To “aerate” a lawn means to punch holes in the soil and remove small plugs of soil from the lawn, to encourage new growth. For many lawns, spring is the ideal season to aerate.
When you aerate your lawn, the holes you create allow more air and water circulation around your lawn’s roots. This is a defense against fungus, and it encourages the growth of healthy microorganisms in the soil. These microorganisms function to eat lawn thatch (dead turf grass tissue-stems, leaves, stolons, rhizomes, and roots), meaning this old grass decomposes faster. Aeration facilitates your lawn establishing deeper, stronger roots, making it more drought-resistant.
Aerating can be as simple as walking back and forth across the lawn with spike shoes, but to do it seriously generally means either hiring a professional lawn care service to take care of it, or renting an aerator from a home improvement store and doing it yourself. Even if you prefer to do it yourself, it’s not a bad idea to first pay a professional for a lawn analysis to assess the general health of your lawn, and to help determine when your lawn could most benefit from an aeration.
A few points to keep in mind when aerating your lawn:
* An important factor in how often you should aerate is the type of soil. Clay soils compact more easily and need more frequent aeration. Plan on aerating clay soils at least twice a year. More sandy soils generally don’t need to be aerated more than once a year.
* Another factor in how often you should aerate is foot traffic. Constant foot traffic means more soil compaction, so you’ll want to aerate those areas more frequently.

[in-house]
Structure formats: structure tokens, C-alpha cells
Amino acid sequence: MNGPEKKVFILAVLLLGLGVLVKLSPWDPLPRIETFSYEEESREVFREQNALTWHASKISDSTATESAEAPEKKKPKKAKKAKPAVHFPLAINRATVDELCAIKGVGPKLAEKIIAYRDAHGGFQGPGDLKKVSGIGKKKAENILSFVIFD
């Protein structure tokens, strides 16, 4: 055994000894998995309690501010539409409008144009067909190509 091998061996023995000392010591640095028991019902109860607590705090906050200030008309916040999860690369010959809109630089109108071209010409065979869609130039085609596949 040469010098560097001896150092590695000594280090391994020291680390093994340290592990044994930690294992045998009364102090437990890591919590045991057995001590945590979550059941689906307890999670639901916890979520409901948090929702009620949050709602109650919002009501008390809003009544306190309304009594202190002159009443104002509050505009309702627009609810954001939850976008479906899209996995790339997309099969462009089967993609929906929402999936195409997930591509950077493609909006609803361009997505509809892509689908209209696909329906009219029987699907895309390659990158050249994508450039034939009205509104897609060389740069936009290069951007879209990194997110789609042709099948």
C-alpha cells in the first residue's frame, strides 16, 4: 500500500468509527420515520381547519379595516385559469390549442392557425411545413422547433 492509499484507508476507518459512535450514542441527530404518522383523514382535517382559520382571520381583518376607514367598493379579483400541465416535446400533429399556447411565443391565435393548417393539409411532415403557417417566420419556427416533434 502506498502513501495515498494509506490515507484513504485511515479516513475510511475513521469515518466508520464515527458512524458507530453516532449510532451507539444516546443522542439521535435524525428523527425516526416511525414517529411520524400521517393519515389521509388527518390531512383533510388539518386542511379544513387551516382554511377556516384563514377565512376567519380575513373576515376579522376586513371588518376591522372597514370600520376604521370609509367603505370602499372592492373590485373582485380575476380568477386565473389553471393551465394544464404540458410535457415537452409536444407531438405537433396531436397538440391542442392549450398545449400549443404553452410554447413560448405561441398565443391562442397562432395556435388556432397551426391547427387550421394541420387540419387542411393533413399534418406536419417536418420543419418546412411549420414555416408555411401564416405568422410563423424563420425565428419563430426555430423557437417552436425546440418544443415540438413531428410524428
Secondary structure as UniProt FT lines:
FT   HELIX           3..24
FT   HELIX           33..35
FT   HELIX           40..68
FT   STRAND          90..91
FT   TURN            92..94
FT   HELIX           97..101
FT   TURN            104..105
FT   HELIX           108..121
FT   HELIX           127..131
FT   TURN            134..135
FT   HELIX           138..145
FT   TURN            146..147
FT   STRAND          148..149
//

* Aerate on a day with mild temperatures. Avoid aeration on the hottest days of the summer.
* The rule of thumb is warm season grass lawns are best aerated in the spring, and cool season grass lawns are best aerated in the autumn.
* You want the soil to be moist, but not too wet. Wet soil gets stuck in the aerator and makes aerating more of a chore than it needs to be. If it’s raining or just rained, wait until a different day. If it hasn’t rained in awhile, give your lawn a light watering one to two days prior to aerating.
* After aerating, allow the soil plugs a few days to break up naturally. After that, you can crumble the remaining plugs with a rake or a lawn mover.
Aerating is worth the small investment of time and money, as it can make a significant difference in your lawn’s health. Aerating means strong roots, which translates to beautiful, healthy green grass.
David Beaulieu, “What is Lawn Aeration? When and How is Lawn Aeration Done?” About.com.
Shannon Dauphin, “Tips for Successful Lawn Aeration.” All About Lawns.
Kate McIntyre, “Your Lawn Needs Air, Too: Benefits of Lawn Aeration.” All About Lawns.